#FeesMustFall 'no longer about fees'
Max du Preez
It’s time to face the reality. The “revolution” on our campuses is not primarily about university fees any longer. Nor is it about the “decolonisation” of the curricula.
The subtext, the unspoken agenda, is beginning to look more and more like an effort to create a mini Arab Spring moment and to turn the entire post-1994 dispensation on its head.
At the very least, what we’re seeing on our campuses reflect a deep anger and resentment with the status quo, way beyond fees.
A cue that this is not about fees any longer is the extreme race rhetoric we have witnessed the last few weeks, unlike anything we have ever seen.
The legitimate struggle against whiteness and white privilege is being overtaken by a populist assault on white citizens. Some days #FeesMustFall sounds more like #WhitesMustFall.
White South Africans don’t determine university fees. Government does. One can blame them for a lot of things, but not this.
If the cost of university studies were really the central question, the leaders of the protests would have channelled their energy towards the government rather than towards vice-chancellors and fellow students. Universities are simply soft targets.
They would have celebrated their significant gains, negotiated agreements for what should happen in 2017/2018 and then allowed the academic calendar to continue.
And they would have been much tougher and less ambiguous about the violence and destruction of public property.
Like the thuggery in Braamfontein yesterday. The erudite Wits SRC spokesperson, Fasiha Hassan, was on the phone with a TV reporter claiming the students were well behaved and only reacted to “police brutality”, but when she was asked about the stoning and burnings, she abruptly ended the conversation.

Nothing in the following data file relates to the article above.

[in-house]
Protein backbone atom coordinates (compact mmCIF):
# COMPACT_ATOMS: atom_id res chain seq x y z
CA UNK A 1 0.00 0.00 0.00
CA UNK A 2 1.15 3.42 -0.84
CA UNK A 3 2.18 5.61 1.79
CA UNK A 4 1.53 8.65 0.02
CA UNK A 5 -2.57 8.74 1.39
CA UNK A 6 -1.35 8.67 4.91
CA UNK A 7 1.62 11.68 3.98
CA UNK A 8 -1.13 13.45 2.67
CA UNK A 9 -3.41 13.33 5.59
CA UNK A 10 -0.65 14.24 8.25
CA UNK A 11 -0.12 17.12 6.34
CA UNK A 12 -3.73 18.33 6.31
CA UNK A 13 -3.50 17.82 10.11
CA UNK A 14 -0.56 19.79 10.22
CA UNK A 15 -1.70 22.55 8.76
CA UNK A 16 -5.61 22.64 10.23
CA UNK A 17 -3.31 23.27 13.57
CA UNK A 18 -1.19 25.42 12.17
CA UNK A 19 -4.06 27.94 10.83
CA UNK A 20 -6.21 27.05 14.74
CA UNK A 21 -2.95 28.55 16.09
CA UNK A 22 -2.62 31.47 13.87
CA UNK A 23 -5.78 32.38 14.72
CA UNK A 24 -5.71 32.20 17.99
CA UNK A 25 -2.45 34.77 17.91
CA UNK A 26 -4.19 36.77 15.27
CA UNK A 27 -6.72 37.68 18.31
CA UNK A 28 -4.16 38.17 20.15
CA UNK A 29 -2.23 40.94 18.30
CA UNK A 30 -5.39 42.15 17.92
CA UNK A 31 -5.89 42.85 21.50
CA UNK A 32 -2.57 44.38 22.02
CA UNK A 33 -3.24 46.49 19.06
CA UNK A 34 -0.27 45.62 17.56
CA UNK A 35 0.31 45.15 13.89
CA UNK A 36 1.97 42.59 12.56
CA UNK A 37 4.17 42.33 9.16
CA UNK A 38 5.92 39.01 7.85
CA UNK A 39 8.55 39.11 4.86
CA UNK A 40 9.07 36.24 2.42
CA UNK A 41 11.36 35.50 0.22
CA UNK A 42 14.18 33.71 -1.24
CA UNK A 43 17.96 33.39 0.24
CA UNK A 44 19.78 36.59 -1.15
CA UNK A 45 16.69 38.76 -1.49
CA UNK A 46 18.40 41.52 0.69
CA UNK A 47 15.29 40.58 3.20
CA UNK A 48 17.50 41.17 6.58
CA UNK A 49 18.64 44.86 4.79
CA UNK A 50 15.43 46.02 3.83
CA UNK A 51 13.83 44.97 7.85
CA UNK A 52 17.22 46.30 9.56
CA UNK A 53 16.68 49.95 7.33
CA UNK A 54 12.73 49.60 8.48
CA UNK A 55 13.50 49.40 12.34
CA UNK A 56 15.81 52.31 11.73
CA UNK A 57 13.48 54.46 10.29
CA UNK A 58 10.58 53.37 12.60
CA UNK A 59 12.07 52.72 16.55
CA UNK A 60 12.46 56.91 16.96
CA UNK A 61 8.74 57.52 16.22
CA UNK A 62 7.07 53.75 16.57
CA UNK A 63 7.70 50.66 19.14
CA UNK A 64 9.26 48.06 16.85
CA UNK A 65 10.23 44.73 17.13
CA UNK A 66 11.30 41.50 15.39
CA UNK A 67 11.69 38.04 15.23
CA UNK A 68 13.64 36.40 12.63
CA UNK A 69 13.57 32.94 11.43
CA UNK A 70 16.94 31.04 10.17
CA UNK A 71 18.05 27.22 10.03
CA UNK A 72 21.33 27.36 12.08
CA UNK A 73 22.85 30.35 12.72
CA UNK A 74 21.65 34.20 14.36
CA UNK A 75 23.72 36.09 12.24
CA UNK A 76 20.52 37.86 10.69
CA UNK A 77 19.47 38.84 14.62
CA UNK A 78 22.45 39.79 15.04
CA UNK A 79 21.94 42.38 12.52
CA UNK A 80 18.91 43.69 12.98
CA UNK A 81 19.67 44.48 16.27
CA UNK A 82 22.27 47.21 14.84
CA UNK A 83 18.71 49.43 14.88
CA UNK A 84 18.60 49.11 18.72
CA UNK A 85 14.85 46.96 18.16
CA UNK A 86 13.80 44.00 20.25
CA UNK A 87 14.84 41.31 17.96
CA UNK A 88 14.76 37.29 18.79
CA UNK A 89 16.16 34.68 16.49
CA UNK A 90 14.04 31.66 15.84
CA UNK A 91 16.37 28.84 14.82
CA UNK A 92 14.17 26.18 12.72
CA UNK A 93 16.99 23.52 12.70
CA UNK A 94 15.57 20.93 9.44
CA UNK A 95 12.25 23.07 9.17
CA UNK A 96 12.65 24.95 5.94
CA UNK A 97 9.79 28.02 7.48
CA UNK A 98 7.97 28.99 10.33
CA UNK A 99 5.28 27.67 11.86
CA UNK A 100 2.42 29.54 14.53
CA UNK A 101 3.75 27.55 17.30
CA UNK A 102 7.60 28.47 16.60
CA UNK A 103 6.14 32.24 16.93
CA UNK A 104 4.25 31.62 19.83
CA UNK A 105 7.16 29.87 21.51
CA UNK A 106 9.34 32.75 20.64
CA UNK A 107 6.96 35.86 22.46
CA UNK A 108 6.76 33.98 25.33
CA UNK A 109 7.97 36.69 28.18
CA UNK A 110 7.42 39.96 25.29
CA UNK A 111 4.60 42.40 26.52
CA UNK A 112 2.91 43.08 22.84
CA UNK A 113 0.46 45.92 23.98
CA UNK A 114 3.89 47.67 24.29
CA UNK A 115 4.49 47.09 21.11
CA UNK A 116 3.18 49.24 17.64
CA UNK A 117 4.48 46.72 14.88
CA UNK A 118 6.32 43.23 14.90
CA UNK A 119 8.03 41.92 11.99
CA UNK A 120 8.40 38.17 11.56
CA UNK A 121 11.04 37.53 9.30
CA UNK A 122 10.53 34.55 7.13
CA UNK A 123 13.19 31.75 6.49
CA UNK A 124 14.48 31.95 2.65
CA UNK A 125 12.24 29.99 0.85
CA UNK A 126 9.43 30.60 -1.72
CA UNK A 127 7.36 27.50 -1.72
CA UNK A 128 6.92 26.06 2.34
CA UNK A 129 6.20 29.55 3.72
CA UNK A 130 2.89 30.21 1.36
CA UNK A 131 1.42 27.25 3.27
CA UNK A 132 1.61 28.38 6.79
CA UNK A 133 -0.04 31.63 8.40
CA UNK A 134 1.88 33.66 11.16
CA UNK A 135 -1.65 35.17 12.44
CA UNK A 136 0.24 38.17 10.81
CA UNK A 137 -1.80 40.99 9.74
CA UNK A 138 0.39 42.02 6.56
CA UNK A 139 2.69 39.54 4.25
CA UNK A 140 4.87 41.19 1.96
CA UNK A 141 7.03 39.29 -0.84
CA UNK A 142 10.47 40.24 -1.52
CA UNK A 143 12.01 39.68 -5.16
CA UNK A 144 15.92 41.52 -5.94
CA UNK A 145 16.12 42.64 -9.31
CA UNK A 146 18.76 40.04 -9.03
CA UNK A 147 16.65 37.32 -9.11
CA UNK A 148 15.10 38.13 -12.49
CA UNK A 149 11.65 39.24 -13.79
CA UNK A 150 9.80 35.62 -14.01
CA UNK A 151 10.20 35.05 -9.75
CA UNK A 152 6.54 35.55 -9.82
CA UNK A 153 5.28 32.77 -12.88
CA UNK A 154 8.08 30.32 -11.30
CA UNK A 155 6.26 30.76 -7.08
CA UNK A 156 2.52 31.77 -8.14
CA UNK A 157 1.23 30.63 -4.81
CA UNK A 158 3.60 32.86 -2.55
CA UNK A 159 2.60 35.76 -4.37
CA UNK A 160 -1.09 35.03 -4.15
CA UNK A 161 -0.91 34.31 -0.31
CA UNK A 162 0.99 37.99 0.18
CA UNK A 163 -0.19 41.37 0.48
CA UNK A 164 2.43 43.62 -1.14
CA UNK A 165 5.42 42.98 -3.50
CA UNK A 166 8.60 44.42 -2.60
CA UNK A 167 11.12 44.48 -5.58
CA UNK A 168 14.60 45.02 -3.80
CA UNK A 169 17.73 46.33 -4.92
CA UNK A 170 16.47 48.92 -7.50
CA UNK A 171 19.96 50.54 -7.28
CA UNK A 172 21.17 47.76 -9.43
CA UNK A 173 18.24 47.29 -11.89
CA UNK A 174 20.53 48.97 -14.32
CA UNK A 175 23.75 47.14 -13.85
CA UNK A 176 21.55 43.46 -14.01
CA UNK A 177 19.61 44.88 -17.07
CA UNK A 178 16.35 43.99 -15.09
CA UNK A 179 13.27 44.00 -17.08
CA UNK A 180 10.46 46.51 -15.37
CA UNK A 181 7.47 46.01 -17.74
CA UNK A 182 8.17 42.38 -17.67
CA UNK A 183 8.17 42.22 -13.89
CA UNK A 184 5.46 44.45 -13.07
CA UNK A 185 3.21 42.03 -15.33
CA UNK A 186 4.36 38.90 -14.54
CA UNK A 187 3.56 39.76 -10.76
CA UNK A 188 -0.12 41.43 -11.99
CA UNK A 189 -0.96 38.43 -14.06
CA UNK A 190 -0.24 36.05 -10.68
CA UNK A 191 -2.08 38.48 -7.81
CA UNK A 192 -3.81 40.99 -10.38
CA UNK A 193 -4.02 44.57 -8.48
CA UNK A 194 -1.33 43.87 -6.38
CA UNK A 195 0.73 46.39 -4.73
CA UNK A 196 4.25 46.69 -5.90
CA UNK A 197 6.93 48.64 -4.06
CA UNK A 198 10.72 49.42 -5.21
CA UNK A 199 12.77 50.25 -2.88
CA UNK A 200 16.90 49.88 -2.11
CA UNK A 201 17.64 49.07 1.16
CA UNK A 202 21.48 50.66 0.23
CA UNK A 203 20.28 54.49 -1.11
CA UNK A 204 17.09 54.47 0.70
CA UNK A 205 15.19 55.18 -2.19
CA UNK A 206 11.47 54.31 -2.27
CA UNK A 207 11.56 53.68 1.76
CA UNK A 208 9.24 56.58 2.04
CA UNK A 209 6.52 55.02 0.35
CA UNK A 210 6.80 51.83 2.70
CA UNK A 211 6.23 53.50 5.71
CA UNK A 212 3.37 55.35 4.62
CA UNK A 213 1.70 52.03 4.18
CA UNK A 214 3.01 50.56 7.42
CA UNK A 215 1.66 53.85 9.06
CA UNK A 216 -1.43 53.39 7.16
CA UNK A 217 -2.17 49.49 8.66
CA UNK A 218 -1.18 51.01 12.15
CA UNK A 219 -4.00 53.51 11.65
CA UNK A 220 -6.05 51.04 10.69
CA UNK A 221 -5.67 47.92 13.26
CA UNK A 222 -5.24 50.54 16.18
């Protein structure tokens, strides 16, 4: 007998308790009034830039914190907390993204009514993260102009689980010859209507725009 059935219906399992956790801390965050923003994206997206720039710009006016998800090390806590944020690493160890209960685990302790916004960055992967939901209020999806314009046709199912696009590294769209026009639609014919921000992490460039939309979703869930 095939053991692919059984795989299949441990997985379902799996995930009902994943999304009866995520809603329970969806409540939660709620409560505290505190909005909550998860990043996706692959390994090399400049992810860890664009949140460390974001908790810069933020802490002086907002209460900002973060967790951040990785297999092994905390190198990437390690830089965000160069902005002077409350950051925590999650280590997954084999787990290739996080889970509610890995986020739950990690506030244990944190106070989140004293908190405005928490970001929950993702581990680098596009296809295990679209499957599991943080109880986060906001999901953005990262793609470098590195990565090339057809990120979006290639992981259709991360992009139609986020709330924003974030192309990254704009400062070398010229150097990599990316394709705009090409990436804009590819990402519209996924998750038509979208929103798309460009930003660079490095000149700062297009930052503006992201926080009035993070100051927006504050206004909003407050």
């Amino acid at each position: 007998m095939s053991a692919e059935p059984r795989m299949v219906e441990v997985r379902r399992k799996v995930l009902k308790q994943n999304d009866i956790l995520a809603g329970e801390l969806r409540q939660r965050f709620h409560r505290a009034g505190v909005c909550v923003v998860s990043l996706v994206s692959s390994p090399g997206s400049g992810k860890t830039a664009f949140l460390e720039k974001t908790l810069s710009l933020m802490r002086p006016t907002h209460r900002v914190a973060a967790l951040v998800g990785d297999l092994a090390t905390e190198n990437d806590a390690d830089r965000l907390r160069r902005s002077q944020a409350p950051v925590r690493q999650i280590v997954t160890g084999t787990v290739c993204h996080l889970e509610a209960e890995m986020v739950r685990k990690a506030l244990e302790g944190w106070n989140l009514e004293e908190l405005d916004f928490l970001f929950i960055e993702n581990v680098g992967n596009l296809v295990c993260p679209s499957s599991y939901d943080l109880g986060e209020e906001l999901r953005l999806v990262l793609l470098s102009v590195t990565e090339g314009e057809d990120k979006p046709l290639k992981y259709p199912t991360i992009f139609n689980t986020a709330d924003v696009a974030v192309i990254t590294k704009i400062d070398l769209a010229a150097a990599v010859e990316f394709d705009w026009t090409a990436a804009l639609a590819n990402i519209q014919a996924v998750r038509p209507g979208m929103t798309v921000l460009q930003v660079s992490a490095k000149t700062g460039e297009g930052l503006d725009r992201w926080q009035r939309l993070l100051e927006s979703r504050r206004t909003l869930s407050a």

In short, the militants are in the process of destroying the system they claim they want to improve; of damaging the future of the poor students whose interests they claim to champion.
“No education without free education” is a slogan as destructive and reckless, but far less legitimate, as the “liberation before education” of the apartheid era.
No, I’m not suspecting a grand, evil conspiracy or foreign agents at work.
The fuse was lit in March last year when the #RhodesMustFall campaign was launched at the University of Cape Town. The emphasis shifted to institutional racism at campuses and the unwelcoming atmosphere experienced by black students.
Late last year this morphed into #FeesMustFall. It had broad support among the public, but some leadership elements misread this and turned more militant this year.
There is no doubt in my mind that the majority of students reject the violence and disruption of classes, but my interactions with students at three universities tell me that most of this dissenting majority share much of the anger and frustration.
The poverty and struggles of students from poor households are very real. The feelings of alienation, marginalisation and insecurity are as real.
But it’s more than that. Students are deeply unhappy with the post-1994 governments’ inability to address inequality. They are angry that 2016 South Africa doesn’t look much different from apartheid South Africa.
I do believe that a small group of militant opportunists are fanning the flames and perpetuating the conflict at all costs. Their behaviour and utterances tell us that they are not democrats or true to the spirit of tolerance and openness that are supposed to be associated with universities.